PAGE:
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Project receives significant grant to breathe new life into childhood lung disease research

Research News
Thursday, April 30, 2020 - 11:06am

A new project led by the Murdoch Children’s Research Institute (MCRI) that aims to improve our understanding of inflammation in childhood lung diseases has been awarded a prestigious $USD525,000 grant. 

MCRI’s Dr Melanie Neeland and Professor Sarath Ranganathan along with Associate Professor Alicia Oshlack from the Peter MacCallum Cancer Centre have today received a Chan Zuckerberg Initiative (CZI) Single-Cell Analysis of Inflammation award.

Dr Neeland said the project would involve analysing lung samples collected from healthy and unwell children, using advanced single cell technologies and new analytical tools, to describe lung inflammation in childhood disorders such as asthma, bronchiectasis and lower respiratory tract infections.

Globally, acute lower respiratory tract infections are the leading cause of death among children under five years of age.

“Childhood pulmonary diseases cause both significant illness and death. Inadequate lung development leads to impairment in adult life,” Dr Neeland said.

“Given this, optimal treatment of childhood pulmonary disease not only relieves suffering in childhood but also protects long term lung function.” 

Dr Neeland said information was lacking about the cause of pulmonary diseases and the cells involved.  

“Many childhood pulmonary diseases stand out because of their unusual inflammatory response, but a major barrier in describing these diseases has been the availability of specific tissue samples collected in early life,” she said.

“This will be the first project to use patient lung samples from young children in this way, with the goal of informing strategies to improve clinical care and pulmonary health throughout life.”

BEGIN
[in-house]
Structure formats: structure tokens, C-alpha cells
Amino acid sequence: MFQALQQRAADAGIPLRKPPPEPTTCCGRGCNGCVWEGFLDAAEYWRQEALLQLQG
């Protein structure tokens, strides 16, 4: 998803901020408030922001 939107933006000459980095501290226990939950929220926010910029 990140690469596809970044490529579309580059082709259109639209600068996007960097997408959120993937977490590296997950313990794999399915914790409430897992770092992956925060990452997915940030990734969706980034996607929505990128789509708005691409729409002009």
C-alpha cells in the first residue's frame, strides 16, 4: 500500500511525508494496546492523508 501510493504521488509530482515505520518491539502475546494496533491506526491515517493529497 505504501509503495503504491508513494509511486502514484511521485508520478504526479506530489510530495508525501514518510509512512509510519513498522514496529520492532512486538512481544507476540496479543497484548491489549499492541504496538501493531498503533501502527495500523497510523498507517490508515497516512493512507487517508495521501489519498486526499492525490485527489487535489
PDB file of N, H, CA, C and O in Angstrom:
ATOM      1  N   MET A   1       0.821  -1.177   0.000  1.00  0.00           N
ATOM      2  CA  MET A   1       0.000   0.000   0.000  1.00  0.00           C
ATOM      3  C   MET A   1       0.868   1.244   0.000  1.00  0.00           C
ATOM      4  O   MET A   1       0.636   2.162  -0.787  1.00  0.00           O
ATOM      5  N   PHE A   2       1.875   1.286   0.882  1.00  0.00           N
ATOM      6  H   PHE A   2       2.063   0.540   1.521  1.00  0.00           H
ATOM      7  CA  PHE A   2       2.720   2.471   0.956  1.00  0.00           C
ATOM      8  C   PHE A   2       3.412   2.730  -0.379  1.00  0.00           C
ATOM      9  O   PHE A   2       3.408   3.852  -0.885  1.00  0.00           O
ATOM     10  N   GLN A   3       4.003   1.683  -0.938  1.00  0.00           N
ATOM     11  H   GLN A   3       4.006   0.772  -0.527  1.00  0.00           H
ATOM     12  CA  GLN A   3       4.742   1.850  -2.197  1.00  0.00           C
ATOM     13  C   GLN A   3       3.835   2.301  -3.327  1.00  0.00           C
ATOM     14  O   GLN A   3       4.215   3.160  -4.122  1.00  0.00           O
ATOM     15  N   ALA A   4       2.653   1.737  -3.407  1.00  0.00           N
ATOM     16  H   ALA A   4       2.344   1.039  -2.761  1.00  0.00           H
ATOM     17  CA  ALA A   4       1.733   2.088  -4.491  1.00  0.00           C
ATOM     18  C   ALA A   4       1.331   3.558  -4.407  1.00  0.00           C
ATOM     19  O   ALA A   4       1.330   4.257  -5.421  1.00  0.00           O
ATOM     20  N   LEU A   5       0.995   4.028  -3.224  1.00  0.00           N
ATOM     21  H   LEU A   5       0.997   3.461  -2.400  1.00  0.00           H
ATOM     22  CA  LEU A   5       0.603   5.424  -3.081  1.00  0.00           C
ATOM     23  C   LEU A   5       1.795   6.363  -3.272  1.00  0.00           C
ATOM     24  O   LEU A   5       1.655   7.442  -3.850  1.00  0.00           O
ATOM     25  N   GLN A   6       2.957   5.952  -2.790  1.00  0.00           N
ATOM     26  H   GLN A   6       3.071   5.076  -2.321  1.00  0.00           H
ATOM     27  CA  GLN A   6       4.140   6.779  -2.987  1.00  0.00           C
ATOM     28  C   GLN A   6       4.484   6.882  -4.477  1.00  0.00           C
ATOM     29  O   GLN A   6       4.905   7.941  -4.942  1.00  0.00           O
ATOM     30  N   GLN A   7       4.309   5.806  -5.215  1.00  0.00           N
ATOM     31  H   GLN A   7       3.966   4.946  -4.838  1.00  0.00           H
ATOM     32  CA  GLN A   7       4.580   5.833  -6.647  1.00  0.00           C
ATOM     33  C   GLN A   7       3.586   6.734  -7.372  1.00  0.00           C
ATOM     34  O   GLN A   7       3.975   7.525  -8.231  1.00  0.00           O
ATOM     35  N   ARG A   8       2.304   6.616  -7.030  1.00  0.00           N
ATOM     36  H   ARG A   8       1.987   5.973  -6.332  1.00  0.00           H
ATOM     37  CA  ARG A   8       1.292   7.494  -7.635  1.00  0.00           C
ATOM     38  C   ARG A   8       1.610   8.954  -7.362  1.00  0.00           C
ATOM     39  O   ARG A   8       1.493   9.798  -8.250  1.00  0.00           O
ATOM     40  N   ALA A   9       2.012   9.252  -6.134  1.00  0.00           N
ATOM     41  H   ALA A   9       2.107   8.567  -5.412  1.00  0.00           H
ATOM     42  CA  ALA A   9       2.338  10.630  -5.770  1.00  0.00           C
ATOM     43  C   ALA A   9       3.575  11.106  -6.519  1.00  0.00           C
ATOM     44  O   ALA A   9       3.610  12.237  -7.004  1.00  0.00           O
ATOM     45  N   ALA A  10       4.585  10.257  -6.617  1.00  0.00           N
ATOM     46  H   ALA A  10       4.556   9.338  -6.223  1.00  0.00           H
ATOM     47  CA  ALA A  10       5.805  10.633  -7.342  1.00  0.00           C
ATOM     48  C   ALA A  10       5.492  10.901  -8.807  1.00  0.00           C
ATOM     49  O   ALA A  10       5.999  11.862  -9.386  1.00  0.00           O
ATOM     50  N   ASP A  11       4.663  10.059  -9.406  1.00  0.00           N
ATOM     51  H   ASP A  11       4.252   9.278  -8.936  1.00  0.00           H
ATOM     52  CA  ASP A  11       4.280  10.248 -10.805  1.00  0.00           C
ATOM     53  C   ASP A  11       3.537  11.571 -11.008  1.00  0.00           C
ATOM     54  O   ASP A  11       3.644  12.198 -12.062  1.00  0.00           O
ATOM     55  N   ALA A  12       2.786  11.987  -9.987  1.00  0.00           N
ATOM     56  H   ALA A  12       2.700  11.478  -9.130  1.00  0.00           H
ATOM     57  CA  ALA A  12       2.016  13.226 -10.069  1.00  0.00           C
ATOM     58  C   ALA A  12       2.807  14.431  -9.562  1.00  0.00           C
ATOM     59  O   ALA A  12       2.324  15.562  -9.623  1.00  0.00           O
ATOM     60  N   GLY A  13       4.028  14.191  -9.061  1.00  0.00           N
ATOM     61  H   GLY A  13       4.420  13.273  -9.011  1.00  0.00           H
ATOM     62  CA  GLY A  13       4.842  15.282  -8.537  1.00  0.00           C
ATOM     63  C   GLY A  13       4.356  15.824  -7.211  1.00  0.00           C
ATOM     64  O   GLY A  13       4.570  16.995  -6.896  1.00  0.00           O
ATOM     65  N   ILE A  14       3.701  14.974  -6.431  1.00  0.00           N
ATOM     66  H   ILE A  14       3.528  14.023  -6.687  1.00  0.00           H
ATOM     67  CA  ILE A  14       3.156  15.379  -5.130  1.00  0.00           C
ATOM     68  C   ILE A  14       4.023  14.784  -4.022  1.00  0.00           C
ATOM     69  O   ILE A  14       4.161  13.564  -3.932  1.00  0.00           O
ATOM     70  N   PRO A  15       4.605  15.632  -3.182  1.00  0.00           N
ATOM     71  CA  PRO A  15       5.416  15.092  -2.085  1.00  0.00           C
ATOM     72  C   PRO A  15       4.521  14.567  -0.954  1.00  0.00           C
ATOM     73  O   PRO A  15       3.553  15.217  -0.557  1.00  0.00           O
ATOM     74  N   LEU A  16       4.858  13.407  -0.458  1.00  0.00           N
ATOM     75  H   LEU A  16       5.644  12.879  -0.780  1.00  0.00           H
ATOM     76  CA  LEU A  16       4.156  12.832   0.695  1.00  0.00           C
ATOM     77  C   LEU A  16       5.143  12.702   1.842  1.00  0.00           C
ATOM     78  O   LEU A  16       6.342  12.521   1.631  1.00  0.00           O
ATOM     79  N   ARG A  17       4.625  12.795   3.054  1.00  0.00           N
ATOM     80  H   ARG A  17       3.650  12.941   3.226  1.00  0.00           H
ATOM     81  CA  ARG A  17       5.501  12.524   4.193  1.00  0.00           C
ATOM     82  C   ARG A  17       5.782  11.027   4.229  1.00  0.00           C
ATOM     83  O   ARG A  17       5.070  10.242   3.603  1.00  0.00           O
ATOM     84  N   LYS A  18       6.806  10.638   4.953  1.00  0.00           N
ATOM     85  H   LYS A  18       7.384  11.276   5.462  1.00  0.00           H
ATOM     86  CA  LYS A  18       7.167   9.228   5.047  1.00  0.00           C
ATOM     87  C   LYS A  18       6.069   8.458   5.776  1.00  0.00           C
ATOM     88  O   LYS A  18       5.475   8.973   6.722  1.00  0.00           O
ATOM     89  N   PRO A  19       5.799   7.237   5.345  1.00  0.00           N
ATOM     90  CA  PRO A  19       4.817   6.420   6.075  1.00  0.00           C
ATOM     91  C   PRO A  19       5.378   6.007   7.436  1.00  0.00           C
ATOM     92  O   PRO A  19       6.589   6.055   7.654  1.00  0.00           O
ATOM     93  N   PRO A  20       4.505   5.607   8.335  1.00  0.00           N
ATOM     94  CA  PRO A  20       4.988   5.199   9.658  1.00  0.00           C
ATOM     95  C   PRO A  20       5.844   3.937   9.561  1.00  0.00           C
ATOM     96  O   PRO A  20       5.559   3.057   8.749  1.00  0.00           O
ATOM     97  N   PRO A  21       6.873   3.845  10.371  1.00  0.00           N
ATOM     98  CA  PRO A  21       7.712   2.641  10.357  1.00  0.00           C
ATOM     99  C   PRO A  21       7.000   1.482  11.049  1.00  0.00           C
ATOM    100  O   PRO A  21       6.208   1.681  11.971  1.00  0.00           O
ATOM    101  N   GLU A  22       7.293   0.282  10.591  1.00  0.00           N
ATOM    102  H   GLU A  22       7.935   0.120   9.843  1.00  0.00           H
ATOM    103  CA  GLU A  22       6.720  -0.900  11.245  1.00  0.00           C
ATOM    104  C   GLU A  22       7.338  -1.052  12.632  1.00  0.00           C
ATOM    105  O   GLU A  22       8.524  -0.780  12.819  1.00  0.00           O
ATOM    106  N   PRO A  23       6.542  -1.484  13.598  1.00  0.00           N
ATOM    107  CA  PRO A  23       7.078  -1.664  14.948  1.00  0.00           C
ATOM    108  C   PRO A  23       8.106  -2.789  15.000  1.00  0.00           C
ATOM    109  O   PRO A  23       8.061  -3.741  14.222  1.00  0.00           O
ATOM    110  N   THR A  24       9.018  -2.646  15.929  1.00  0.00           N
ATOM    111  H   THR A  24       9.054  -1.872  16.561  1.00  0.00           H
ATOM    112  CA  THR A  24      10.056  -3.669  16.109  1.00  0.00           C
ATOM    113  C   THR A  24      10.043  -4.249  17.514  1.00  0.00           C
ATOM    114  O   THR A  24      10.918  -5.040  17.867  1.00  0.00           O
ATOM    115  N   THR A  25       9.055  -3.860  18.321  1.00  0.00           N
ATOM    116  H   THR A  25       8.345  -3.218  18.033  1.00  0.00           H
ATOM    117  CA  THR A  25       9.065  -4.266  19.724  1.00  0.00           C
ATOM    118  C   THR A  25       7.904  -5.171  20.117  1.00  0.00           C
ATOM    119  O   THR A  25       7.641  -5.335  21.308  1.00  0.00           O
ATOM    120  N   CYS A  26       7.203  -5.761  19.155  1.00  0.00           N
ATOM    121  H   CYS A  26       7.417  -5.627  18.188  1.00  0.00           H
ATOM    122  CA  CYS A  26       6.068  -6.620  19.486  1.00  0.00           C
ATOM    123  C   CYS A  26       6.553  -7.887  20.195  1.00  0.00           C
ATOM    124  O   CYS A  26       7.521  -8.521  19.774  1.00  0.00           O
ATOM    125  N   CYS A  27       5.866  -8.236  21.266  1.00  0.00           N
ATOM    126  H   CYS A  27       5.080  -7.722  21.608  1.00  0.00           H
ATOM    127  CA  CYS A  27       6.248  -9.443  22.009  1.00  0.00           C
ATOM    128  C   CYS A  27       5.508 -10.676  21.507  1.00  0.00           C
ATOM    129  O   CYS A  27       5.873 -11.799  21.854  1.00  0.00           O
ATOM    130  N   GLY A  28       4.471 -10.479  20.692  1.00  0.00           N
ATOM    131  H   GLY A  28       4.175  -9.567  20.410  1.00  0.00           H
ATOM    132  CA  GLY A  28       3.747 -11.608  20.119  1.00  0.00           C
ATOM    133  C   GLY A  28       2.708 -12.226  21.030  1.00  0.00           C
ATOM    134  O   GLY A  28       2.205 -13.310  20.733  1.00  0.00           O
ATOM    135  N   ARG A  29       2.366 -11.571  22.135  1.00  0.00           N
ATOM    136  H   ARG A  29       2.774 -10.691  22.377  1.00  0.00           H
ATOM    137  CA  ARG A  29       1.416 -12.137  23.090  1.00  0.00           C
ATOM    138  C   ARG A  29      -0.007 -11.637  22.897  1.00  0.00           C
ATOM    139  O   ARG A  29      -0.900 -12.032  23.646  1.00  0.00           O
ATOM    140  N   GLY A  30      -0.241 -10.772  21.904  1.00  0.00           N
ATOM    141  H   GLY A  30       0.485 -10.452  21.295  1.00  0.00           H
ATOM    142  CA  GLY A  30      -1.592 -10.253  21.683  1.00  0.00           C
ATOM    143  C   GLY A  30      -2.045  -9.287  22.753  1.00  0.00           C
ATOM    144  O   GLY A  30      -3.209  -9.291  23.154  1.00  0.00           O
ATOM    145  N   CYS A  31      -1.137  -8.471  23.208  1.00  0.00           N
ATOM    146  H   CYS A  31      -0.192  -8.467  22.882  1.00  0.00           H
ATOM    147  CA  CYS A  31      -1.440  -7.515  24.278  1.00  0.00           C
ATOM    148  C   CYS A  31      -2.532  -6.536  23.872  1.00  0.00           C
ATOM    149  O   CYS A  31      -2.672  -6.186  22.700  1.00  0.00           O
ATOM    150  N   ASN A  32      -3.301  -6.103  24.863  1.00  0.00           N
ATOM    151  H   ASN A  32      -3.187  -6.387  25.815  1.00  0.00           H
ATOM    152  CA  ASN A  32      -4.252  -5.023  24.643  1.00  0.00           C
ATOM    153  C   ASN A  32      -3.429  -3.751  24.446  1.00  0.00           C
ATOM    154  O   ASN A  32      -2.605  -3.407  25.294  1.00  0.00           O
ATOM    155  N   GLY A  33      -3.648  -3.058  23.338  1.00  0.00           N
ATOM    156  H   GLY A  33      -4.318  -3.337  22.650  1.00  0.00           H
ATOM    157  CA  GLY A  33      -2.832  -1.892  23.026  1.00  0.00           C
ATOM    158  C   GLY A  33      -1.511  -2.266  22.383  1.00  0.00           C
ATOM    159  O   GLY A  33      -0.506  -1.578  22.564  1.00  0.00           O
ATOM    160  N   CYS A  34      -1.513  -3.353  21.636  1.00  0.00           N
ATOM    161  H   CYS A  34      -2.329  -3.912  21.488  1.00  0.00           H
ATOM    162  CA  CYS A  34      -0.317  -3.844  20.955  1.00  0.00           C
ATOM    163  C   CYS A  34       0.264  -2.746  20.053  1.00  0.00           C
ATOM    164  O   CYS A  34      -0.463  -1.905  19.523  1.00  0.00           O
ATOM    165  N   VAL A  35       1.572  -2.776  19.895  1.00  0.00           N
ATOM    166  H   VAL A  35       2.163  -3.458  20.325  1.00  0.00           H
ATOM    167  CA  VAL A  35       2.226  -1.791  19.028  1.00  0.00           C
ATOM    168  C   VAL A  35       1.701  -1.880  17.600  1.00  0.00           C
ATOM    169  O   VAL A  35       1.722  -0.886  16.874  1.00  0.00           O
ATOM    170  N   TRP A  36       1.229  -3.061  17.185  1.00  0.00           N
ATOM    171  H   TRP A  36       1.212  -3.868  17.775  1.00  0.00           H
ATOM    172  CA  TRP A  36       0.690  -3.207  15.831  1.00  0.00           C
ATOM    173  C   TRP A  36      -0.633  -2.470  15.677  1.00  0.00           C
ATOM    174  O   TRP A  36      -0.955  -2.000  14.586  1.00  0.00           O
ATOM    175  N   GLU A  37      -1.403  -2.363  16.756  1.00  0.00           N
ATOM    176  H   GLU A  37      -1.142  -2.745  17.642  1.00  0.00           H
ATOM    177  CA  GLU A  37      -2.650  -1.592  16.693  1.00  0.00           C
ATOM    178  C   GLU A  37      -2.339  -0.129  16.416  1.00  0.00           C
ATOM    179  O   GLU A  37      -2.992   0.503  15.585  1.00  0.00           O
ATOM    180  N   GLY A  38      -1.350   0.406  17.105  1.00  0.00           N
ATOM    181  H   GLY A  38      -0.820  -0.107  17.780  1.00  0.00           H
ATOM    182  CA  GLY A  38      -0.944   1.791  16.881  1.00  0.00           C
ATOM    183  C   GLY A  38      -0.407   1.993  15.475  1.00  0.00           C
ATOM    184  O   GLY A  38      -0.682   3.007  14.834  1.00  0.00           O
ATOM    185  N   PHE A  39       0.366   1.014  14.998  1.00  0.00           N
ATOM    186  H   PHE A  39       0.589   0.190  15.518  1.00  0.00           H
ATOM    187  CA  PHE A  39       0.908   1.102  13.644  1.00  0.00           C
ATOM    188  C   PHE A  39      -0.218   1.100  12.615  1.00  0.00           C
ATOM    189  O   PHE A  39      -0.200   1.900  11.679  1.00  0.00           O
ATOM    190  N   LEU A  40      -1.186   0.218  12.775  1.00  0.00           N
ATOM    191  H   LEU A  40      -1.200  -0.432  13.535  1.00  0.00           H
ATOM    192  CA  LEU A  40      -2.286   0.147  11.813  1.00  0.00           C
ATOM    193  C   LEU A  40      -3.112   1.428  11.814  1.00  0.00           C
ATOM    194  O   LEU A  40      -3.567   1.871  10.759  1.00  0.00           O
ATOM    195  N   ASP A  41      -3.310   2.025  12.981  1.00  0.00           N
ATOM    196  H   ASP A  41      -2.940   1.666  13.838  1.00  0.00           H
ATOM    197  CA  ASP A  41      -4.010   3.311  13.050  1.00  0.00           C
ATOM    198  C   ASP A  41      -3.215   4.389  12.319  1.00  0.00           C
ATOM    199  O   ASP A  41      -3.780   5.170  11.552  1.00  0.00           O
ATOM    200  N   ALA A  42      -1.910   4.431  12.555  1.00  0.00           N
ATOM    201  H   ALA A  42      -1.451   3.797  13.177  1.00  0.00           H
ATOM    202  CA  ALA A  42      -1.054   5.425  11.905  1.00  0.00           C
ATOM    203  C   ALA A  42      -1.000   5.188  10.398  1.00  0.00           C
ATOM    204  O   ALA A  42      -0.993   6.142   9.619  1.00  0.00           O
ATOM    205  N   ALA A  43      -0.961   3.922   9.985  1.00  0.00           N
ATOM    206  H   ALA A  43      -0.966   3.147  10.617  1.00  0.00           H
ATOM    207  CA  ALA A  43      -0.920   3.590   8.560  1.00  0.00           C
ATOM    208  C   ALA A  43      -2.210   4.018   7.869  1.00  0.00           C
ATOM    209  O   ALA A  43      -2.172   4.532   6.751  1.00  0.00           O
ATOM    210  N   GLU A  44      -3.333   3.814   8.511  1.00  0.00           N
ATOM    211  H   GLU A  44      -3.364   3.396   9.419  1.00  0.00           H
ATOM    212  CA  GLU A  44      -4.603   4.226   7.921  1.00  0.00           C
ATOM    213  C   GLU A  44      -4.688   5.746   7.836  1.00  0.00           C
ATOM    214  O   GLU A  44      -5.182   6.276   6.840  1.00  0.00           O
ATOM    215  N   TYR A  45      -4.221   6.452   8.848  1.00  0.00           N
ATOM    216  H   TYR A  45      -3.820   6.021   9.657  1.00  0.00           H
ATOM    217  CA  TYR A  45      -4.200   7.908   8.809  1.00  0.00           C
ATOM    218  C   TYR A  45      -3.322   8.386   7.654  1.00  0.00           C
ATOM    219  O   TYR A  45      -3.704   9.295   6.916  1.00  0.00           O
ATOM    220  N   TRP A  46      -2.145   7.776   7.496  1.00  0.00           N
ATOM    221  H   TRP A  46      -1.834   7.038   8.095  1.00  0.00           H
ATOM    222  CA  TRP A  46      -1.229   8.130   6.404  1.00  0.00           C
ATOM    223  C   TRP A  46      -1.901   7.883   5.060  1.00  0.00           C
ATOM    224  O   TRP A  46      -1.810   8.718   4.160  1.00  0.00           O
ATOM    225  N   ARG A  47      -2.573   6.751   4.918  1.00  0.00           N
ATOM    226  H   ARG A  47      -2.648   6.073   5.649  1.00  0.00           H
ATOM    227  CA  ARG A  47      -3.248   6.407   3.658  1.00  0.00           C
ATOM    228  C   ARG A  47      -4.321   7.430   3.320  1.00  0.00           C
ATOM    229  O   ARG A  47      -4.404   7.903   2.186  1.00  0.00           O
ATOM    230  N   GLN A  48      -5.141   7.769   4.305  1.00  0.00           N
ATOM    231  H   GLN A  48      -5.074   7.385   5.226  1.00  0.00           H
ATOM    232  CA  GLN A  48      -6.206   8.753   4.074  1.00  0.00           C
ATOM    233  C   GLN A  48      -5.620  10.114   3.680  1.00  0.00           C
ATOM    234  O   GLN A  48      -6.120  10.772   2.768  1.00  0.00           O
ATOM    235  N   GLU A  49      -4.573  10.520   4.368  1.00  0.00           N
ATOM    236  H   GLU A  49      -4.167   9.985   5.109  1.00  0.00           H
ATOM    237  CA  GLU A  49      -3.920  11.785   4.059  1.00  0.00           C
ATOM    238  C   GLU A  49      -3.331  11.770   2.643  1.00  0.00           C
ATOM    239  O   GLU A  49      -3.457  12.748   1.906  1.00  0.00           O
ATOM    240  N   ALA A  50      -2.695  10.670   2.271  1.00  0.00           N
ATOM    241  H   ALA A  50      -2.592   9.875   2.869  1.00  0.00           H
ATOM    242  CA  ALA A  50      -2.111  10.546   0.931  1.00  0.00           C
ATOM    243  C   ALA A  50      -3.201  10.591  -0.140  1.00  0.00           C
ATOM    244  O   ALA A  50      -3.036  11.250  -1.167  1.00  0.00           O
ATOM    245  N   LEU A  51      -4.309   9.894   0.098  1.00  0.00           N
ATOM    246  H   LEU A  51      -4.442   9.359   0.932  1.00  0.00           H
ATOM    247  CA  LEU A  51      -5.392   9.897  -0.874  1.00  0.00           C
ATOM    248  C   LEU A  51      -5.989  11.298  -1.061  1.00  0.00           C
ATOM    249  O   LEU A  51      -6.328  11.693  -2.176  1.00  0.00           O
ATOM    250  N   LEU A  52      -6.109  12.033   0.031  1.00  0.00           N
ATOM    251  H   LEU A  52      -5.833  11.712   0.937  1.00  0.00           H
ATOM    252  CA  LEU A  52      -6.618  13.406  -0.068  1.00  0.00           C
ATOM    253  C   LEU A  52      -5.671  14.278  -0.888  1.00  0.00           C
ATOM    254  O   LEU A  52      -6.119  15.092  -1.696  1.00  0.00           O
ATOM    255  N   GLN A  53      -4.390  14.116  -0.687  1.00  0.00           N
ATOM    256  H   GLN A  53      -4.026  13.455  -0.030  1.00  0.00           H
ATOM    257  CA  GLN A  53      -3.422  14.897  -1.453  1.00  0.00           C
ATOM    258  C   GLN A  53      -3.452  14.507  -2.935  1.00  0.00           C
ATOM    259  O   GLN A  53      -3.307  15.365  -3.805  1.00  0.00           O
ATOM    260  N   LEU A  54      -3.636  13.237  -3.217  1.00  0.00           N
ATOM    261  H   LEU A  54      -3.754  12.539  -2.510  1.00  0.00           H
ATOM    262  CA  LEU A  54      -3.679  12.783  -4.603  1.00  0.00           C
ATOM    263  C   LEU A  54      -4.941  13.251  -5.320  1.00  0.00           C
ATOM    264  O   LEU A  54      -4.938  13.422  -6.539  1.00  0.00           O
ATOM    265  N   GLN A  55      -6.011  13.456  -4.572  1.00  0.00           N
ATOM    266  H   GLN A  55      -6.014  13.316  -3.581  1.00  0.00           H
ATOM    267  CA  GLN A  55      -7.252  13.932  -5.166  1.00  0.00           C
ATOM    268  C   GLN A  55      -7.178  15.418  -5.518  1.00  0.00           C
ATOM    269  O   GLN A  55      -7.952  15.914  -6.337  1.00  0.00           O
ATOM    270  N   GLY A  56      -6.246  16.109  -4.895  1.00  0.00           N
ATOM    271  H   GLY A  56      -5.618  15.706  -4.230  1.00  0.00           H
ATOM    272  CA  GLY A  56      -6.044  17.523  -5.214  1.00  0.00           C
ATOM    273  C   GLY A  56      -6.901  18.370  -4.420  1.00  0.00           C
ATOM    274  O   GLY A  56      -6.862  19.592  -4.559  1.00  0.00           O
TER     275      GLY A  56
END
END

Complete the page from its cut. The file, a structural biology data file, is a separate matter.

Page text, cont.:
Professor Ranganathan said childhood pulmonary diseases disproportionately affected people in low and middle income countries as well as patients from underserved populations in high income countries. 

“Childhood wheezing and asthma is the most common chronic disease of childhood and has traditionally been associated with high income countries, however the rates in low and middle income countries are increasing.

They also see the most severe cases,” he said.

“Even within high income countries, children from a low-income background suffer disproportionately increased  ill health from asthma.” 

The CZI grants are awarded for two-year collaborative pilot projects focused on the role of inflammation in maintaining health and triggering disease. 

The project will start recruiting participants in September.

Available for interview: 
Dr Melanie Neeland
Professor Sarath Ranganathan

Media Contact: Bridie Byrne
MCRI communications specialist
+613 9936 6211/ 0403 664 416 
bridie.byrne@mcri.edu.au

Founded by Dr. Priscilla Chan and Mark Zuckerberg in 2015, the Chan Zuckerberg Initiative (CZI) is a new kind of philanthropy that’s leveraging technology to help solve some of the world’s toughest challenges — from eradicating disease, to improving education, to reforming the criminal justice system. Across three core Initiative focus areas of Science, Education, and Justice and Opportunity, we’re pairing engineering with grant-making, impact investing, and policy and advocacy work to help build an inclusive, just and healthy future for everyone. For more information, visit www.chanzuckerberg.com.